This class R2 locomotive was built in 1928 by Peckett & Sons for the Holborough Cement Co at Snodland on the River Medway in Kent where it was named Hornpipe. It worked there under different ownrers until it was replaced by diesel traction in 1971.
Chalk has been excavated in the Medway valley as far back as Roman times for making quick lime.
During the nineteenth and early twentieth centuries a whole series of cement works grew up along the banks of the Medway. Each one had its own pits and industrial railways.
The Holborough plant was established as a private venture in 1923 by William Lee Henry Roberts who lived in Snodland but was also the High Sheriff of Kent. The plant was commissioned in the following year and the Holborough Cement Company Ltd was established in 1925. The company became part of the Red Triangle group in 1928 but this organisation crashed in 1931 and most of the organisation was acquired by Blue Circle. Blue Circle had been formed in 1900 as the Associated Portland Cement Manufacturers Ltd by the combination of 24 cement works.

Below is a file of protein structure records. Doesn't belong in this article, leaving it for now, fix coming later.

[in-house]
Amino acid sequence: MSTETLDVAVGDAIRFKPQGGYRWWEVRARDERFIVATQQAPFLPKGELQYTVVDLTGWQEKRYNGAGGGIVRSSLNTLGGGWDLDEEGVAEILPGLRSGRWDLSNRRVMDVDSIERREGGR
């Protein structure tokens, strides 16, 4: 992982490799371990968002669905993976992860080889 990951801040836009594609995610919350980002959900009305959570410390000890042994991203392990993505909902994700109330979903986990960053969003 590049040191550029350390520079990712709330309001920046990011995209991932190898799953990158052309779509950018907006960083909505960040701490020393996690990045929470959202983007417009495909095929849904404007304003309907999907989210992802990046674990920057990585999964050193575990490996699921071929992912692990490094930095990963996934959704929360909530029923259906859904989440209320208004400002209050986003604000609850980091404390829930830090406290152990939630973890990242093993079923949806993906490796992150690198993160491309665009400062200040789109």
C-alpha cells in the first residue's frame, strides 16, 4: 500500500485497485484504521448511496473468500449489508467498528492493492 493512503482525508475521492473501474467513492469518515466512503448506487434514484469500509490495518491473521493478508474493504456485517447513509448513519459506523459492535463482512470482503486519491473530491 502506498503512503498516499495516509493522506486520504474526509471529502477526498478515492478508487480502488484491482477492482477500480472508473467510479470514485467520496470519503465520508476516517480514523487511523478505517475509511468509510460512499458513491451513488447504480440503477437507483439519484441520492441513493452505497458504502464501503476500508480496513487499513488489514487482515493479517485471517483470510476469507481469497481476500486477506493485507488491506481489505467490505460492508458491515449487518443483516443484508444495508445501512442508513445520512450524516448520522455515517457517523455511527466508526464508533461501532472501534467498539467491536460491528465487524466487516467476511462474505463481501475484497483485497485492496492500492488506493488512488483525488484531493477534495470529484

In 1911, the British Portland Cement Manufacturers Ltd. was formed by the addition of a further 35 companies, creating a company with an initial 80% of the British cement market.
The locomotive was purchased by a Quainton Railway Society member, arriving at Quainton in August 1972. It was stored for a period before being sold to another member who completed restoration work. The locomotive re-entered service at the Buckinghamshire Railway Centre during the 1980 season and remained in service there for a number of years.
In May 1987 Hornpipe moved to a private site in Berkshire, where it has been maintained in operational condition. In July 2012 Hornpipe visited the Mid Suffolk Railway for a short visit, calling in at Ipswich Docks on static display on route.
The locomotive is currently at a private site at Fifield near Windsor in Berkshire.